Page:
It was a belief widely held – and nurtured by the exclusively male tribe of publishers – that it was not seemly for a woman to take to the page. Or, in mediaeval England, to be heard at all, which is why the resourceful and very attention-seeking Margery Kempe made great play of the fact that she had dictated her autobiography to a male scribe. Oh, and that Jesus had told her to get it all written down, which you have to admit, is a rather splendid pre-emptive strike against potential critics. The Book of Margery Kempe seems to have been finished by 1450, but the first (and so far only) complete manuscript only came to light in 1934. Kempe was a remarkable woman of her own or indeed any time, and I suspect you are going to enjoy her tales of pilgrimage, chats with celebrities from Julian of Norwich to assorted bishops and archbishops, and a tour of the religious sites of Europe and the Holy Land. She is also, to my mind, the precursor of the great feminist icon, Violet Elizabeth Bott, with her ability to scream and scream until she is sick.

We do at least know Mrs Kempe’s name. In the seventeenth century, as religious sensibilities started to consign women to the private domestic sphere, it became increasingly difficult to get heard without either using a pseudonym or anonymity. Katherine Philips, the Welsh poet, translator of Corneille and leader of a literary circle, was undoubtedly as tough as old boots, but bowed to the conventions with a great deal of classical nick-naming for herself and her friends. She was ‘the matchless Orinda’, which, on the face of it, is a bit – well, simpery. She made great play of her virtue and devotion to her husband, and it is noticeable that despite all the coy shunning of publicity, Mrs Philips was very well known indeed as the perfect model of a female author. Not like that brazen Aphra Behn, you see, whose private life remained just that and who wrote to make money. Gosh, how infra dig. And for the stage at that. She also seems to have spied for the British Government to make money, by the way, and generally comes across as a woman who would have sold her grandmother to you at the right price. Behn wrote with wit and energy, and about sex and death. Obviously, she is a must-read. Start with Oroonoko, which is neither about South American rivers (although it is set in Surinam) nor Wombles, but is a high-octane tale of slavery, true love and barbarity: a sort of cross between Othello and Twelve Years a Slave.

The late eighteenth century produced a fine crop of women who were perfectly happy to see their names on the covers of their books, from Ann Radcliffe, whose Mysteries of Udolpho so stirred Catherine Morland in Northanger Abbey, to Mary Wollstonecraft, whose Vindication of the Rights of Women stirred the Establishment as with a Magimix. Northanger Abbey itself, like all Jane Austen’s novels, appeared anonymously: the strap-line ‘by a lady’, which first appeared on Pride and Prejudice seems to suggest a genteel need to distance herself from the women who presented themselves as professional writers. After Austen, we enter a morass of Brontës, believing or being advised that readers will only come their way if they publish as the various dubiously-named Bell brothers, and Marian Evans, who led parallel lives as Miss Evans, the lover of George Henry Lewes, and George Eliot, the author of seven of the best novels of the nineteenth century (it’s the dry humour, which perhaps you weren’t expecting, that makes Middlemarch such a winner).

But it’s not just the girls: chaps, too, on signing the contract with a publisher, have taken the opportunity to re-invent themselves. Eric Blair became George Orwell and Hector Hugh Munro became Saki: Eric Mercer (none of them seem happy to be Eric, do they? Do you think that Eric, or Little by Little started the rot?) metamorphosed into the suave Dornford Yates, now hugely unfashionable but for most of the first half of the twentieth century one of the most-read authors around. Oxford seems to bring out the pseudonymous in a writer: Charles Dodgson’s alter ego was Lewis Carroll, CS Lewis published some poetry as Clive Hamilton, and J I M Stewart became Michael Innes when he felt like writing filmanonymouscrime fiction. Michael Innes, incidentally, was the source of Robert Bruce Montgomery’s pen name, Edmund Crispin, for his highly enjoyable Oxford-set detective novels starring Professor Gervase Fen. But no, the Earl of Oxford did not write poems and plays and call himself William Shakespeare. Really he didn’t. Don’t be silly.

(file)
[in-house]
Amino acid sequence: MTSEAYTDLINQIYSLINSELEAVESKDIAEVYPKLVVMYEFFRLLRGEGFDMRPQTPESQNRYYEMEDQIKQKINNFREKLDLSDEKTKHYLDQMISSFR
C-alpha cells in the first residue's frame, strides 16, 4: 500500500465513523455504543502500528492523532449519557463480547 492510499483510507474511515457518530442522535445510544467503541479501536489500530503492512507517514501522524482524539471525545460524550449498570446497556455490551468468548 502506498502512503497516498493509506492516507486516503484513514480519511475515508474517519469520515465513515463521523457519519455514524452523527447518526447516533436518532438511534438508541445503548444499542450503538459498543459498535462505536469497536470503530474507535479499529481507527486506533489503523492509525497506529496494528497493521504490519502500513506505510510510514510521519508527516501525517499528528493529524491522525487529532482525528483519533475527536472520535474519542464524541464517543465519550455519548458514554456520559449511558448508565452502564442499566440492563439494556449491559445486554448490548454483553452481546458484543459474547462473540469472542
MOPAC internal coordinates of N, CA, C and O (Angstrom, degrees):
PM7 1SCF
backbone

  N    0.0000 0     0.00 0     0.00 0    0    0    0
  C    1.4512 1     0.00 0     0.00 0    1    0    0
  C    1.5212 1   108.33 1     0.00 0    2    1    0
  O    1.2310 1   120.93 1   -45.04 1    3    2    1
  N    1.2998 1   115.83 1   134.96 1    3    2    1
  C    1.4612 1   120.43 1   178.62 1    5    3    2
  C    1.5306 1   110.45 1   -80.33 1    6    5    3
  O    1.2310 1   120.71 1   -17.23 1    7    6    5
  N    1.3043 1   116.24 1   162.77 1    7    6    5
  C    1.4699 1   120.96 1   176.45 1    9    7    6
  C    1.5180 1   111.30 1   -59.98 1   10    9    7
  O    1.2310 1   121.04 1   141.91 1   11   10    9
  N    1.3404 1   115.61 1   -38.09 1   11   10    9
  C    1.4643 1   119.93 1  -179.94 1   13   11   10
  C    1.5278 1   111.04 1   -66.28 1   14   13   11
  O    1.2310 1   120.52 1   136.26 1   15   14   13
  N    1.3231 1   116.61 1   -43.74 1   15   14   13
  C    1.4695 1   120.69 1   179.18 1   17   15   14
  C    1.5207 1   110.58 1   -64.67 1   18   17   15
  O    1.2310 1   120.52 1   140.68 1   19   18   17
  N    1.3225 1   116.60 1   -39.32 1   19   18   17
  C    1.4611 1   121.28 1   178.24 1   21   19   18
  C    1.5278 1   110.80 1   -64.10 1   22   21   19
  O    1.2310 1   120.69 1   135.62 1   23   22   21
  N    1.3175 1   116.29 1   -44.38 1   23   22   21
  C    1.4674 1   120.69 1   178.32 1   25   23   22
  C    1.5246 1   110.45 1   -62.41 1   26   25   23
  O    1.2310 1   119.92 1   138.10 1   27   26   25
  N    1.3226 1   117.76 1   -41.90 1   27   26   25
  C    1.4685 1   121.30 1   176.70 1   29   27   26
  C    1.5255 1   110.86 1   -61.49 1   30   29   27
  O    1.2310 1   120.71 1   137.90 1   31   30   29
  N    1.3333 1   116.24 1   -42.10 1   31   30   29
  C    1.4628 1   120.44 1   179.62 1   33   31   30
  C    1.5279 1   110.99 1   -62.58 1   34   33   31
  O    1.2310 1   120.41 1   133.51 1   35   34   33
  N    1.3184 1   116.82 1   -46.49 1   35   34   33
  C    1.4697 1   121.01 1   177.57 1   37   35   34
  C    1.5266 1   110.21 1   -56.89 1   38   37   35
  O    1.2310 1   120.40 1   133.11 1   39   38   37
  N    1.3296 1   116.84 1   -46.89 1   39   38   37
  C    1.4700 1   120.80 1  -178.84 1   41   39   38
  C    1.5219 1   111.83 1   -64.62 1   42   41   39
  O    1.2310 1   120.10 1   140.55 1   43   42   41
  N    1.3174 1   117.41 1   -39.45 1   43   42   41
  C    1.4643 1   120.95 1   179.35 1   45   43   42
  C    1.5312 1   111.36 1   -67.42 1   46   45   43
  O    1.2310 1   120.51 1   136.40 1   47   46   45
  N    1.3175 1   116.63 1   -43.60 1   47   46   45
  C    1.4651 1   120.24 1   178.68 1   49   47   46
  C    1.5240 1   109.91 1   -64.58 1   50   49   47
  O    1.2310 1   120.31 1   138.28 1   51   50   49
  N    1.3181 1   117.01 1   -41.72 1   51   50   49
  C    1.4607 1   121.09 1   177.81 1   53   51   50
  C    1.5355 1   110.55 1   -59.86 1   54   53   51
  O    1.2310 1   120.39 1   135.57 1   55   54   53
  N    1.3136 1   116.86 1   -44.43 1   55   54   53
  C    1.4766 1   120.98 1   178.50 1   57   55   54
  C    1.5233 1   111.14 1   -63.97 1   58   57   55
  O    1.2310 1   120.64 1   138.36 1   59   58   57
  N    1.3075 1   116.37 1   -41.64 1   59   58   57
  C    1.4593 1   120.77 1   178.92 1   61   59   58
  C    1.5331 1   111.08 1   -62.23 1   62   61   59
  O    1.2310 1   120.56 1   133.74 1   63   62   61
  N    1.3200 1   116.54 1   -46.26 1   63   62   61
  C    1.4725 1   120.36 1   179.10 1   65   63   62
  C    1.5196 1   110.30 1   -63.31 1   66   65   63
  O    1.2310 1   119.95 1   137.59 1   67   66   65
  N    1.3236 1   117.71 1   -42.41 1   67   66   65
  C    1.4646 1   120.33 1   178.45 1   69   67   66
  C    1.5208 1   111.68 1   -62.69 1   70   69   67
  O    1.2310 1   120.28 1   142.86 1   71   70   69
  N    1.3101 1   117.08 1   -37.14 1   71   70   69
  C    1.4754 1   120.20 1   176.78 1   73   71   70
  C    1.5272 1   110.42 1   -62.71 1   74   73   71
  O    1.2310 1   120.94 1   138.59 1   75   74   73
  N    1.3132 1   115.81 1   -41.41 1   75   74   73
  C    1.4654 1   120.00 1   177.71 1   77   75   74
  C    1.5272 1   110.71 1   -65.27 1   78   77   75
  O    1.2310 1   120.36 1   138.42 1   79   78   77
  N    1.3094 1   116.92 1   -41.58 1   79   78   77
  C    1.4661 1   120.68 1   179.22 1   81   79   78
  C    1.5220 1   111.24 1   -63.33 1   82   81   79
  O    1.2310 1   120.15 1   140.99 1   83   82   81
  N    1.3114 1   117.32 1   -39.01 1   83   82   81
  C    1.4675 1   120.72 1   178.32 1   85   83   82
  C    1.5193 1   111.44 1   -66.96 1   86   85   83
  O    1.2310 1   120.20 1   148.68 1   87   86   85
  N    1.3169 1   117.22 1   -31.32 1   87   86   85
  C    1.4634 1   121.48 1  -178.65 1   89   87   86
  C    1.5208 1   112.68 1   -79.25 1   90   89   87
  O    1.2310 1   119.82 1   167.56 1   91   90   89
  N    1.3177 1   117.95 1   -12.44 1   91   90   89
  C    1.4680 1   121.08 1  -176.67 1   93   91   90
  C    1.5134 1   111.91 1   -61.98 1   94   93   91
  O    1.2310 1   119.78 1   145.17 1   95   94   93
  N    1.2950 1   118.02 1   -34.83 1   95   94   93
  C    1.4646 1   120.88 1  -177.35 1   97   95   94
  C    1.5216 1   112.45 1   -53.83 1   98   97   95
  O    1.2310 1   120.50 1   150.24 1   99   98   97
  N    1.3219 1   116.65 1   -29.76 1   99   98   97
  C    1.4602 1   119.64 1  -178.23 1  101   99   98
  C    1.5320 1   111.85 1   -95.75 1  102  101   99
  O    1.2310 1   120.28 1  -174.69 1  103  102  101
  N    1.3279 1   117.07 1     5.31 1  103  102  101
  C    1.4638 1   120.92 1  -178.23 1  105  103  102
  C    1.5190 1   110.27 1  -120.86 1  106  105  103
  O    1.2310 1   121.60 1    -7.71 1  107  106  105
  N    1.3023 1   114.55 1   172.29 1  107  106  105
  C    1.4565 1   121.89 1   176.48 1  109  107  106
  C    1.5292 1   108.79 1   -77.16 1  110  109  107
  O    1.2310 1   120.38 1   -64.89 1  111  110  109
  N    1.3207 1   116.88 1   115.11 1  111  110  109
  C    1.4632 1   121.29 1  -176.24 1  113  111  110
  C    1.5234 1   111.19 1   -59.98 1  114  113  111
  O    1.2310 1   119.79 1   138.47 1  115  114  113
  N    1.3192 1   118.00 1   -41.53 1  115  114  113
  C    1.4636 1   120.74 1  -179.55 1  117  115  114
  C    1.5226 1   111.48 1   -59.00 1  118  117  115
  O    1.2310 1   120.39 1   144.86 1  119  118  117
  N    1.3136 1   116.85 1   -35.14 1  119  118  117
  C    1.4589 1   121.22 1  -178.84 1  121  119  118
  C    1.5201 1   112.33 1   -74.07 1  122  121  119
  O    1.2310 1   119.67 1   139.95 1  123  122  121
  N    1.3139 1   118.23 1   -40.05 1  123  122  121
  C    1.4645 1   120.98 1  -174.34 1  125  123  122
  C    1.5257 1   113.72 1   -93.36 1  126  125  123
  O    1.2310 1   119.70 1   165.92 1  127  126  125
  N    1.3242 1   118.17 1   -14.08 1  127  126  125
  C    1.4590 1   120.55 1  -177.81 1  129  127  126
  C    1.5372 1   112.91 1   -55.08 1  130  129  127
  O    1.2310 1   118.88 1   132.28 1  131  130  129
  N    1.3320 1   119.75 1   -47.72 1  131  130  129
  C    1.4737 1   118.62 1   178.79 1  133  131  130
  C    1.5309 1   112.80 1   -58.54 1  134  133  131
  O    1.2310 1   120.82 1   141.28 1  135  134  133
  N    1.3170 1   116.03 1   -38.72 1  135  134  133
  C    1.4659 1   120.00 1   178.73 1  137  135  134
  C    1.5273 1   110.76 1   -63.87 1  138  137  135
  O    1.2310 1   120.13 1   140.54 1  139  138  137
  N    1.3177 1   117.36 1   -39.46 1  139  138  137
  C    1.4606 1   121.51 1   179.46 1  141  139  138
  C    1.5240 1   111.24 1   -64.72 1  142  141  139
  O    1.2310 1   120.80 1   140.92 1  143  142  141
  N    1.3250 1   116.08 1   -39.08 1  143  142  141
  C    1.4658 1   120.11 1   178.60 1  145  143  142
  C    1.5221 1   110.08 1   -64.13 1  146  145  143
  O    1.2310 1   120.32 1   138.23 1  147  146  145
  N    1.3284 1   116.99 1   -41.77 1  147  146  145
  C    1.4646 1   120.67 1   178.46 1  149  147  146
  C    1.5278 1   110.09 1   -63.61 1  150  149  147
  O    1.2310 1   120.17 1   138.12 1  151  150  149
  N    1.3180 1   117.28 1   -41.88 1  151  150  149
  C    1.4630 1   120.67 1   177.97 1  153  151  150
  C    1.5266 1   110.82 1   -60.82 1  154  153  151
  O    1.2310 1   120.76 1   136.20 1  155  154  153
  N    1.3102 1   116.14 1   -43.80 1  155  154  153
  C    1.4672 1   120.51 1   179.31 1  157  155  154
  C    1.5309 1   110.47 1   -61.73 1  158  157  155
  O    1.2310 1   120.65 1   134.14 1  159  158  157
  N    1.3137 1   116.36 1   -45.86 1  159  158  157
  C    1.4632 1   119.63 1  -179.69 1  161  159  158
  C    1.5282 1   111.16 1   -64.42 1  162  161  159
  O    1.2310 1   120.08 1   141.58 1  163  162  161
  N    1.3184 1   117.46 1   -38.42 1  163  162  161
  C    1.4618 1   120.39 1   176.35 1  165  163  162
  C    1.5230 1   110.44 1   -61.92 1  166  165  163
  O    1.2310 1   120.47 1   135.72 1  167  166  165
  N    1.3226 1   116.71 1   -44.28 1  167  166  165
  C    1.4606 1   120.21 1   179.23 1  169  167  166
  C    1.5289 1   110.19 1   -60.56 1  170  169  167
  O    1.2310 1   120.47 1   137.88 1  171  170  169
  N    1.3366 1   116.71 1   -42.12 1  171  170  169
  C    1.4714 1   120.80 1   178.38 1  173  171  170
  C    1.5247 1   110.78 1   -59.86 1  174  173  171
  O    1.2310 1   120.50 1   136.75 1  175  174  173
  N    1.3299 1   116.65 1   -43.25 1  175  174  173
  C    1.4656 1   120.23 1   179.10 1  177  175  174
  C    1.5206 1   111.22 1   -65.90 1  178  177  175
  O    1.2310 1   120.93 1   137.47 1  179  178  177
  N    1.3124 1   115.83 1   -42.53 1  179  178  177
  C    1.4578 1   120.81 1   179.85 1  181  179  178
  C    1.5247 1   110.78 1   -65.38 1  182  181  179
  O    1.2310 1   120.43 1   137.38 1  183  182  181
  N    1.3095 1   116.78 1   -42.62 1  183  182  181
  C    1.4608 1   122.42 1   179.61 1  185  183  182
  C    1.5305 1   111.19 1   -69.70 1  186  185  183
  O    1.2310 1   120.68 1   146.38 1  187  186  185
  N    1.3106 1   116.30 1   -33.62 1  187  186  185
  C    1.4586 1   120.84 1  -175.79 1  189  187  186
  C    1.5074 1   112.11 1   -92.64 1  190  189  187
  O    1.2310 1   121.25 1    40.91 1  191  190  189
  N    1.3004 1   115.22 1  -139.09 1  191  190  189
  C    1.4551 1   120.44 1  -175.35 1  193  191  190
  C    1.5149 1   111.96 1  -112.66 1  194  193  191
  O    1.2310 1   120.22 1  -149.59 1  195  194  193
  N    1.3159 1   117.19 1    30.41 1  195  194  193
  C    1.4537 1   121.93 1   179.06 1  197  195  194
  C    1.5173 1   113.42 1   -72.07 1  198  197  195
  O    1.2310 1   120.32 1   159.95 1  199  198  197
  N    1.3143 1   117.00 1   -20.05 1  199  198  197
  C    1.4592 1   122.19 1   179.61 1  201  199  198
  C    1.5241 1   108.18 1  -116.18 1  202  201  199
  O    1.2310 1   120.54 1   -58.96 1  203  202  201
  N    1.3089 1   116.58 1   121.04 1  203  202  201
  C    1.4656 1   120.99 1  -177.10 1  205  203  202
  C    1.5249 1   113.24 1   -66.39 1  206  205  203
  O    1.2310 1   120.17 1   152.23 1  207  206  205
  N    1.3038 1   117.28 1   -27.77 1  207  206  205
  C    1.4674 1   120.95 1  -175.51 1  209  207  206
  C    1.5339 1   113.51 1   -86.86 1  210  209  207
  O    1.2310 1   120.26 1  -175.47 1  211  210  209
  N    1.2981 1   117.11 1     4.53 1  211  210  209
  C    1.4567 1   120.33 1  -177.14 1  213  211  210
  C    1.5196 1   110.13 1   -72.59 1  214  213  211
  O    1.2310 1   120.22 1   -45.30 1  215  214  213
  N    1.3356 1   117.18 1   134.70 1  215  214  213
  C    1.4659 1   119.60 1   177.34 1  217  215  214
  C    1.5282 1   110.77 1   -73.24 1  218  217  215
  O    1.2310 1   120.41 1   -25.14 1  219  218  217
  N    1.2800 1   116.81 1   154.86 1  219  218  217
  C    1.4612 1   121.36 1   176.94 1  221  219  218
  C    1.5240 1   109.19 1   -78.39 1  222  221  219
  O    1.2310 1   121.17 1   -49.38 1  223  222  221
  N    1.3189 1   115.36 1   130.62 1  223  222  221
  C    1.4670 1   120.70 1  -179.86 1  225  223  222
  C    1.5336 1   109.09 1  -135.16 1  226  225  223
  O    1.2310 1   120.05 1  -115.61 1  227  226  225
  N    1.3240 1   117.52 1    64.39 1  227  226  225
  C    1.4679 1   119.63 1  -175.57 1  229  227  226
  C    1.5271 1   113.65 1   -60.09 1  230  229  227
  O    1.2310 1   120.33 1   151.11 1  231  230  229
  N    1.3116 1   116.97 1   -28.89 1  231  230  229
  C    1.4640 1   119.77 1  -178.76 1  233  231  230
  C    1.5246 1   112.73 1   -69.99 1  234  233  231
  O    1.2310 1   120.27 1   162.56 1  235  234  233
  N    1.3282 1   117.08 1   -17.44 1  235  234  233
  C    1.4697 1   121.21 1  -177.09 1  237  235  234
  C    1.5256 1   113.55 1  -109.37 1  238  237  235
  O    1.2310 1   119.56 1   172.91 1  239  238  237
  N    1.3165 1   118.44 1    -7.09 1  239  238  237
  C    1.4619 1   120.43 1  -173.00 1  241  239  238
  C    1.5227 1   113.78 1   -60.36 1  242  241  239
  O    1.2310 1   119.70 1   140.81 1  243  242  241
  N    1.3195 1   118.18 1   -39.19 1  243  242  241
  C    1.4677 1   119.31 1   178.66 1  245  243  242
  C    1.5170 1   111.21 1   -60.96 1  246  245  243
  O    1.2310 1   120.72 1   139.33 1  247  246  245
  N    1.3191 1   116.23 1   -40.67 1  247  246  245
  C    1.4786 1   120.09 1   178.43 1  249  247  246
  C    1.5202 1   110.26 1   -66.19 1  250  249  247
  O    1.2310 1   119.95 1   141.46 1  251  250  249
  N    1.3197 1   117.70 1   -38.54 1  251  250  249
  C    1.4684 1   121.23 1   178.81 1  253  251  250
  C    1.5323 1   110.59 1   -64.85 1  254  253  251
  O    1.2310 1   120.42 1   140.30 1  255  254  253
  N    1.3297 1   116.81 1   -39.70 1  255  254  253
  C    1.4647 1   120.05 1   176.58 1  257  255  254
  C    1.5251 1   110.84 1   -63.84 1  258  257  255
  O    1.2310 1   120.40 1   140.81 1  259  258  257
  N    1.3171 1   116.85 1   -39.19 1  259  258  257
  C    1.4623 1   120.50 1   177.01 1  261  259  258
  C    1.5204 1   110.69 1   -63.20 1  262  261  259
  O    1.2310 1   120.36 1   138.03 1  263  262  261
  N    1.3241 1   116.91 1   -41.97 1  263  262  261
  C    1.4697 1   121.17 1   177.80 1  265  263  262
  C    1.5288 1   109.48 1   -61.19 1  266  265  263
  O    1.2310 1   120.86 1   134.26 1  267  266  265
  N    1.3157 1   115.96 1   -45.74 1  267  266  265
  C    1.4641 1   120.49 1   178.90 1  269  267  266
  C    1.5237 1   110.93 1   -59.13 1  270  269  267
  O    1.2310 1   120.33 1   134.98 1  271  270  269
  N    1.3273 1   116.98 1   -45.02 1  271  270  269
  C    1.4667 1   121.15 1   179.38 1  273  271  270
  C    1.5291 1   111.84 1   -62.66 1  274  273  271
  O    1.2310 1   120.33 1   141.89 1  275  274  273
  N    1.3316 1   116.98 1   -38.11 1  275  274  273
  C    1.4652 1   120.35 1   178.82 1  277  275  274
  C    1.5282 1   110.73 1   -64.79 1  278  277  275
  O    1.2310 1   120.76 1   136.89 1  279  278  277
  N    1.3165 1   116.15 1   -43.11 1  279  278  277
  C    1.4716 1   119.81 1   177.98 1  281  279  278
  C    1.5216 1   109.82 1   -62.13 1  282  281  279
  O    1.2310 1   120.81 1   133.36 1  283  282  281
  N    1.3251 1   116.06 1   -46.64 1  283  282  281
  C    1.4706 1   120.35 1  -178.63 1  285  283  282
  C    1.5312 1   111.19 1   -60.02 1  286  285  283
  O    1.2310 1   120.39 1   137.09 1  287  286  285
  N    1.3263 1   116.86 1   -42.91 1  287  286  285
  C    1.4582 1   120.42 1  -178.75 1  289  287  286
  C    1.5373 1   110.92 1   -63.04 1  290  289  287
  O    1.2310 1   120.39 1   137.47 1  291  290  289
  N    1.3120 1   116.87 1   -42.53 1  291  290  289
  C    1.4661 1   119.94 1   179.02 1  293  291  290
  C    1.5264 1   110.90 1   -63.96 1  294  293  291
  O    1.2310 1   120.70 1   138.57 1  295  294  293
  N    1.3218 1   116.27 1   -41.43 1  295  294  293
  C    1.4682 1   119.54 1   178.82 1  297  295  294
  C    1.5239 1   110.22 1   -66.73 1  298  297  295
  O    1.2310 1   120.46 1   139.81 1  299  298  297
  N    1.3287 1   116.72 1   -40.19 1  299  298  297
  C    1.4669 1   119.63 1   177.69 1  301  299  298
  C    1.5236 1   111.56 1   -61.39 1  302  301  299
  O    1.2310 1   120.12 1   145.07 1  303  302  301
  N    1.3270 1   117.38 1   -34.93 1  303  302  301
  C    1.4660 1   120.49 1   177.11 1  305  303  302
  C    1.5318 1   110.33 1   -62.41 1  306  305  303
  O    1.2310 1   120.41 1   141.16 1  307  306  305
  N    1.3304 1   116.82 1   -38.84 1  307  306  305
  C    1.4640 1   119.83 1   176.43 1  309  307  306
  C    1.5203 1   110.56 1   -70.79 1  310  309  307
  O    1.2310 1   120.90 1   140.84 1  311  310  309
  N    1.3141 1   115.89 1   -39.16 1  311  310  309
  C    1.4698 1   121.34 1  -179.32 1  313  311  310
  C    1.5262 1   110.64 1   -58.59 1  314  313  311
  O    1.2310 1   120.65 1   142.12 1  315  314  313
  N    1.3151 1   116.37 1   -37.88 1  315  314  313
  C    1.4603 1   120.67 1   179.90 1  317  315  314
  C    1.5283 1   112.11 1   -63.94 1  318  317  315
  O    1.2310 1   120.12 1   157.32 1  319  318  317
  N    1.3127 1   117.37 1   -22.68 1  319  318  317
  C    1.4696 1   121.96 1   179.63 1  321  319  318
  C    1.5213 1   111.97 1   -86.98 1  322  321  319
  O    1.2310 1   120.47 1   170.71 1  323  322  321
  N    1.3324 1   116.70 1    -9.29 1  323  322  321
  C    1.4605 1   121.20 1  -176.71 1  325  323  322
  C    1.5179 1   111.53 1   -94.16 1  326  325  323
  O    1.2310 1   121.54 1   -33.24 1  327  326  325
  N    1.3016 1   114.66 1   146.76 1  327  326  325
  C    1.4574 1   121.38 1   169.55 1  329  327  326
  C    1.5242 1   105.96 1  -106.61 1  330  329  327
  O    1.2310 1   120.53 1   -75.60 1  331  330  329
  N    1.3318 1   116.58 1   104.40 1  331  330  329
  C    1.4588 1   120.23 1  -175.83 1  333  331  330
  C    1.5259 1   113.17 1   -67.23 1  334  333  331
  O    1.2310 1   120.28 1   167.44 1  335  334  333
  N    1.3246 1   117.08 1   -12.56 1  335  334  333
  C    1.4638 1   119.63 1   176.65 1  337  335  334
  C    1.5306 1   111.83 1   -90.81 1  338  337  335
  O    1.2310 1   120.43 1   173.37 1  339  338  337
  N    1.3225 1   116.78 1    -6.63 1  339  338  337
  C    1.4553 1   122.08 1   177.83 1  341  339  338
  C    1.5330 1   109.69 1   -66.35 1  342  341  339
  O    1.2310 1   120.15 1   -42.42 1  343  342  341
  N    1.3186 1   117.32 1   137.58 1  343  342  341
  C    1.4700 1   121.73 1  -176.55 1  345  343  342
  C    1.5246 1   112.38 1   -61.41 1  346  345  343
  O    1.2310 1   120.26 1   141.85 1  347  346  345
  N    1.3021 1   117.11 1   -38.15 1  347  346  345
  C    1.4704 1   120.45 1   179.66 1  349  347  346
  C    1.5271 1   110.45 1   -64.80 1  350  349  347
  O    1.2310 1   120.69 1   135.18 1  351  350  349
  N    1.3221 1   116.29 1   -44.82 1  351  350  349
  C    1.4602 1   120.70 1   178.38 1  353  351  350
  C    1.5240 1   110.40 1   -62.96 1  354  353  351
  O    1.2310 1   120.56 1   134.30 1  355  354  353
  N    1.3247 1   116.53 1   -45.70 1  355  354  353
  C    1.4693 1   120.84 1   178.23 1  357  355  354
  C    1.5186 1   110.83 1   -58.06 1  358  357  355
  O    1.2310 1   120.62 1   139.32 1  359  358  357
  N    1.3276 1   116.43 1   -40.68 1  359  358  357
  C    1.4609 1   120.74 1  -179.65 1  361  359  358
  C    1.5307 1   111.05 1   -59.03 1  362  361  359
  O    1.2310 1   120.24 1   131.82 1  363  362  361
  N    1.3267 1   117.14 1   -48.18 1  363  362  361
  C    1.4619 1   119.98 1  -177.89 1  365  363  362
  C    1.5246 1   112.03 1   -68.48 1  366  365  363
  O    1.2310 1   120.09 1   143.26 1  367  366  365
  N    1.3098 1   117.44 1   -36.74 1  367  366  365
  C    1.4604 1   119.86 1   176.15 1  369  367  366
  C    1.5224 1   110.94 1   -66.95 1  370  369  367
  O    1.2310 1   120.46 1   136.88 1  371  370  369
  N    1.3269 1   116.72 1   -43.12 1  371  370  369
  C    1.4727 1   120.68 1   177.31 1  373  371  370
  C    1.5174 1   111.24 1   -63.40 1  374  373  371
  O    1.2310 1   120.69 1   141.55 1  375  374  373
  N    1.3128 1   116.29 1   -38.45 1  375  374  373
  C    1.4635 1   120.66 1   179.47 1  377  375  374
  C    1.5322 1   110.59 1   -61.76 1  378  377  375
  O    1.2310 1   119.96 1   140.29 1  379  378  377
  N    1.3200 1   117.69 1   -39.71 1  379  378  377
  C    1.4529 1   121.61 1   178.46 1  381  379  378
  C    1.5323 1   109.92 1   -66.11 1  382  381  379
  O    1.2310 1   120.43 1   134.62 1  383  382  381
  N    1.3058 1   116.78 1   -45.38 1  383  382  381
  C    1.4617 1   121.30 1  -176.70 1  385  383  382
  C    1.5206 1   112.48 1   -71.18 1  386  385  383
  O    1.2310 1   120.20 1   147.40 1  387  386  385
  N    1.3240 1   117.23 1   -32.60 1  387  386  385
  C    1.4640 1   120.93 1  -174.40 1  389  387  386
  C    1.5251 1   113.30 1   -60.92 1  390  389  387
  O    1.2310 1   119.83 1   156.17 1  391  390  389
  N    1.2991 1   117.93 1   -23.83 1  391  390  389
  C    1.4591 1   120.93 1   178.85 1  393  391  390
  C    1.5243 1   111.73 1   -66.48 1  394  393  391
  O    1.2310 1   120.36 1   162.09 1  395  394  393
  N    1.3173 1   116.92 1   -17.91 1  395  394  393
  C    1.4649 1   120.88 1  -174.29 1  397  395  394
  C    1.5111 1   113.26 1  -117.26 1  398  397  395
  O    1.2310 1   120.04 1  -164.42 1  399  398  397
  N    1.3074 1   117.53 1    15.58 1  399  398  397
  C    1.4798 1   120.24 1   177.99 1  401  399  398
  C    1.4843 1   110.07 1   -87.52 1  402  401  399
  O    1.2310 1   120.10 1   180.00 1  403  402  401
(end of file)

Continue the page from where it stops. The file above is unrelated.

Some authors have developed different personas for different genres they wish to dabble in. So the Poet Laureate, Cecil Day Lewis, published crime fiction as Nicholas Blake (and jolly good they are too) and Barbara Vine is the darker, more disturbing hat that Ruth Rendell wears from time to time. Edith Pargeter, a fine historical novelist, took on a new lease of life as Ellis Peters, writing crime fiction and all twenty-something Brother Cadfael mysteries. What I notice, writing this, is how deliberately transparent most also-writing-as has become. Indeed, many front covers now proclaim the dual identities, presumably in the hope of generating maximum sales. I can see this is going to have consequences when Val McDermid starts writing picture books for the very small.

So, when you write the Great Novel of the Twenty-First Century, who will you say you are? Your own name? Terrific if it turns out to be as good as you thought it was, and friends and neighbours stop you in the street to kiss the hand that wrote the book and ask for your autograph: but what if the reviewers hate you, and your name blares out below the headline, ‘Is This the Worst Book Ever Written?’(now there’s a topic for a NorthernReader Walking Book Club session). You might have to move, or change your children’s name by deed poll, or pretend to be the nanny when you collect your children at the school gate. I begin to see the attraction of hiding behind a pseudonym. How about ‘The Northern Reader’?my avatar